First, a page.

FDLE houses the DNA Investigative Support Database, which processes the samples collected from qualifying offenders as defined in F.S. 943.325. Florida's database is the 2nd largest in the United States and contains over 1 million qualifying offenders, with over 6,000 qualifying offenders added each month.


Does CODIS have specific requirement for entry of a DNA profile?

A: Yes, there are several requirements for the DNA data submitted to CODIS:

  • The DNA profile must be from biological material from the crime scene evidence associated with the commission of a crime;
  • The DNA profile must be from the putative perpetrator and the evidence not collected from a suspect's possessions.
  • The DNA profile results must meet minimum CODIS requirements for entry.
The REMARKS section of the Biology reports will include information pertaining to CODIS.

 


Can DNA samples or profiles maintained in CODIS be accessed
by anyone?

A: No, the Federal DNA Act 34 U.S.C. §12592(c) and Florida Statute 943.325 limit access to DNA records and DNA samples.


Can the arrestee or offender sample collected for entry into the
DNA Database as a requirement of 943.325 be used by the
local FDLE laboratory?

A: No, that sample is collected for entry into the Florida DNA Investigative Support Database, which is a part of CODIS, and can only be used for that purpose per the Federal DNA Act 34 U.S.C. §12592(c) and Florida Statute 943.325.


Why does the local laboratory require a buccal swab following a
CODIS match to an offender?

A: A buccal swab collected through a search warrant or court order and submitted to the local regional laboratory allows for, in most cases, a single analyst to testify to all of the testing in the case, along with the strength of the DNA match that is made. Additionally, samples entering the DNA Database are not considered items of evidence and an individual chain of custody is not established and are typically inadmissible at trial.


Why isn't a Possession of a Firearm (or Ammunition) by a
Convicted Felon (PFCF) case eligible for CODIS entry or search?

A: The subject's DNA is reasonably expected to be on the firearm and is not eligible for a CODIS entry or search as a forensic unknown profile, however, a subject's known DNA standard could be directly compared to any DNA generated from a firearm without a CODIS entry or search.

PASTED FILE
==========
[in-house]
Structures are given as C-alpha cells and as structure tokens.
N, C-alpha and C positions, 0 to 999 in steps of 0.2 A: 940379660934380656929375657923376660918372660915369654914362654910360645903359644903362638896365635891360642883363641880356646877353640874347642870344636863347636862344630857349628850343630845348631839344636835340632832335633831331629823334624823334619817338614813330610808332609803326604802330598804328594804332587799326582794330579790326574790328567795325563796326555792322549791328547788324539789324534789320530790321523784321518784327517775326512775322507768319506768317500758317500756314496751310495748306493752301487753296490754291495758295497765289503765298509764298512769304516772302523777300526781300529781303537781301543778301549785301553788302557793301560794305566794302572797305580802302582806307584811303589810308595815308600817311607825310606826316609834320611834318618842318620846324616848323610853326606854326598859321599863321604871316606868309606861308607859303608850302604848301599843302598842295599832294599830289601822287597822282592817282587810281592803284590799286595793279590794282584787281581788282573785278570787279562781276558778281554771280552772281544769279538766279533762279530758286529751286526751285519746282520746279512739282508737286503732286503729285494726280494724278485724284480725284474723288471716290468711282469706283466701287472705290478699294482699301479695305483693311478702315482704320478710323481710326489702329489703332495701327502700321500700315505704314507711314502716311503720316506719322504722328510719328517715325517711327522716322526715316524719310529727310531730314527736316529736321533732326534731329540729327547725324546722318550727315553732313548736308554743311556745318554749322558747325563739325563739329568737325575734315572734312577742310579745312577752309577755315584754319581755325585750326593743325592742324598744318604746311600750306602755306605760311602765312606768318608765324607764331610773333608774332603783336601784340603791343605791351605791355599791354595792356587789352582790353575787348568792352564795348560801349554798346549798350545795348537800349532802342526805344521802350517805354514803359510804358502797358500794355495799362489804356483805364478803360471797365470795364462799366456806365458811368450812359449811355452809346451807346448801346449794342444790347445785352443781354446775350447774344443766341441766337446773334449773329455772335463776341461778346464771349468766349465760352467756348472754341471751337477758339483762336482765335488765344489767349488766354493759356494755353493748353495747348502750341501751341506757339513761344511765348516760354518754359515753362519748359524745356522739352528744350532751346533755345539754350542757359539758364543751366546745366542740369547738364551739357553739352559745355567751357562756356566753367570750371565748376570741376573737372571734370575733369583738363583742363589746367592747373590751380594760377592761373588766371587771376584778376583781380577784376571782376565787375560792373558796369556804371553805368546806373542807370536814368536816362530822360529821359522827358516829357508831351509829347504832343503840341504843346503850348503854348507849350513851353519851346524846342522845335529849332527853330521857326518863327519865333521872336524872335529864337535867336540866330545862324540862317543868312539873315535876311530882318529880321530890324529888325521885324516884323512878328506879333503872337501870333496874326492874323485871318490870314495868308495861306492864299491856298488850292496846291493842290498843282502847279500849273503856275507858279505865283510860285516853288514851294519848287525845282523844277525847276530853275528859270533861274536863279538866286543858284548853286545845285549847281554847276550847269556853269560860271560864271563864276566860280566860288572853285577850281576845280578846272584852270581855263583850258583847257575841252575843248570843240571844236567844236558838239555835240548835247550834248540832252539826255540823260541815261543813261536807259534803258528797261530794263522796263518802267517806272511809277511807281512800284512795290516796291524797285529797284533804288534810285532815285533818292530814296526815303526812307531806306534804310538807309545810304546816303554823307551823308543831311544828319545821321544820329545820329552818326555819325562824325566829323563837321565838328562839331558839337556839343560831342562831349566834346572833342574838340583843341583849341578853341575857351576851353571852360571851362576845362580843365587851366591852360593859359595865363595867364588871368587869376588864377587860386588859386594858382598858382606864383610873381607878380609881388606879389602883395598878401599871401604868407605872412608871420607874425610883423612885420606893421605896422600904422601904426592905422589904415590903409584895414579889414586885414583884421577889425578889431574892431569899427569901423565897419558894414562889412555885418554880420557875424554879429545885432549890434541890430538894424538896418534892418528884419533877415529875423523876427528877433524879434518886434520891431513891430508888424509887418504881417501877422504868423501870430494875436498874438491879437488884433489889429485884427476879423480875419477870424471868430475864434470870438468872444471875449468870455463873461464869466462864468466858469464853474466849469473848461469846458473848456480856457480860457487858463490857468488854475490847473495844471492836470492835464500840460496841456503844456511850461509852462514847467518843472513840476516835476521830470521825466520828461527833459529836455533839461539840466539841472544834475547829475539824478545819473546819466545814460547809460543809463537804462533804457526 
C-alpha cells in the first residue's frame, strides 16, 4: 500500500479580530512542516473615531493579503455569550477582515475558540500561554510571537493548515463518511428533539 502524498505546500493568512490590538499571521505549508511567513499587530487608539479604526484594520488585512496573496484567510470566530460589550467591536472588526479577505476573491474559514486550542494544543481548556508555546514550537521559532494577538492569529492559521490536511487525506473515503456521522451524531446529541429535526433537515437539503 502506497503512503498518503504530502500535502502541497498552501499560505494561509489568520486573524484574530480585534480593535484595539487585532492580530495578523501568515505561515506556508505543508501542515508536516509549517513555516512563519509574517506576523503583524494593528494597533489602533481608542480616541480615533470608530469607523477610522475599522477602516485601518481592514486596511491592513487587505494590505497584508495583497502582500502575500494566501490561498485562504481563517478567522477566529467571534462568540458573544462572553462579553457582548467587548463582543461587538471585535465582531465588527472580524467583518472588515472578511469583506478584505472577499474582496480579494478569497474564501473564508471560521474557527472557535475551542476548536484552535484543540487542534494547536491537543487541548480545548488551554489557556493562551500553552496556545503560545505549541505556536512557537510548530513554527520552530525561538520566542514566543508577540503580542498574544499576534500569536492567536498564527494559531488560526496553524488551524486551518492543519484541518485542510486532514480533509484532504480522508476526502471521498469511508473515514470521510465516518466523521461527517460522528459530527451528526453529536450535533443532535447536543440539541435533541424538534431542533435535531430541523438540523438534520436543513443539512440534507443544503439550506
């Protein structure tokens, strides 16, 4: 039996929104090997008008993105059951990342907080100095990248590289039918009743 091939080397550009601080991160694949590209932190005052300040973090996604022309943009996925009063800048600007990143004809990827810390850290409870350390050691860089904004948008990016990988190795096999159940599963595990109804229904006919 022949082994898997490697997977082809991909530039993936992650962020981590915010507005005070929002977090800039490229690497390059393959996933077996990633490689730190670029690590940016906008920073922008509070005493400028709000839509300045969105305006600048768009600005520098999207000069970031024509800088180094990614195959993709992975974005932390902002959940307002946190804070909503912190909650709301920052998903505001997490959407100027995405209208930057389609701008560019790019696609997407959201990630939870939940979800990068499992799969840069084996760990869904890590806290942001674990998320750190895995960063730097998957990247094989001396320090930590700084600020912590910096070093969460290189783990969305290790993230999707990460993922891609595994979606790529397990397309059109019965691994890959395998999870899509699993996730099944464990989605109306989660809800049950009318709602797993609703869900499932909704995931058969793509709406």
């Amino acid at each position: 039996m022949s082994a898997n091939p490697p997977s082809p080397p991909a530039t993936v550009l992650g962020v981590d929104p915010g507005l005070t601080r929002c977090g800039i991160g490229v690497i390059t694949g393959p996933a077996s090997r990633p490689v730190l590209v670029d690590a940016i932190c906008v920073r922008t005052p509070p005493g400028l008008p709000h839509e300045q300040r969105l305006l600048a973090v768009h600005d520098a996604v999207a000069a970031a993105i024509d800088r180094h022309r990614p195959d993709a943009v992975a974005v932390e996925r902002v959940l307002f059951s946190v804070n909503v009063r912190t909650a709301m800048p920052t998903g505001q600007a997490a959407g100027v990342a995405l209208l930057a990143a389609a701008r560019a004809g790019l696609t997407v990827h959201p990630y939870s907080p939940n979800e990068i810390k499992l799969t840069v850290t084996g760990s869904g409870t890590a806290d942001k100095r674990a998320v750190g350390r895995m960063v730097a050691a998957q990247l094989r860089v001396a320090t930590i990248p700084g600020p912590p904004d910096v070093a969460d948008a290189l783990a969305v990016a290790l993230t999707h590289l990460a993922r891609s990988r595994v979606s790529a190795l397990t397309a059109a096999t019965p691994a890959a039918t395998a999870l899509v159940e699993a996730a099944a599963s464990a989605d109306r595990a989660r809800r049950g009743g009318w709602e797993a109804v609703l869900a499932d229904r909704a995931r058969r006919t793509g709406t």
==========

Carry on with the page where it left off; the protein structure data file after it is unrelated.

How is each regional Biology section staffed and what is
each member's role?

A: Each Biology section is staffed by a combination of Crime Laboratory Analysts and Forensic Technologists. Crime Laboratory Analysts primarily handle the analysis of items of evidence submitted to the laboratory and will generate reports to their results. They are commonly called to testify in the counties their laboratories serve. Forensic Technologists operate and maintain equipment and stock supplies for each laboratory. They are in a supportive role. Each laboratory will also have CODIS administrators (Crime Laboratory Analysts) who maintain the LDIS and verify matches and entries to the DNA database. The regional biology laboratories are supervised by at least one Crime Laboratory Analyst Supervisor (CLAS) and a Technical Leader (TL). Each CLAS performs administrative review of casework, releases completed reports, and assigns cases as they are submitted to analysts. Technical leaders oversee the quality aspects of the laboratory and maintain uniformity across the lab system by updating standard operating procedures and tracking laboratory quality reviews.


What is NGS/MPS testing and does FDLE conduct this type of
testing?

A: Massively Parallel Sequencing (MPS), also referred to as Next-Generation Sequencing (NGS), is a high-throughput method used to sequence DNA. Current forensic DNA analysis at FDLE focuses on DNA fragment-length variation between individuals at short tandem repeat (STR) locations. Since MPS results are at the base-pair level, it has the ability to resolve DNA types that are identical by size but different in sequence. Data generated from MPS is compatible with the STR data, targeting the CODIS loci and Y-STR markers currently used, as well as additional STR markers, all in a single test. Identity, ancestry, and phenotypic single nucleotide polymorphisms (SNPs) are also targeted, which may provide additional information to investigators. FDLE is currently in the process of implementing this technology.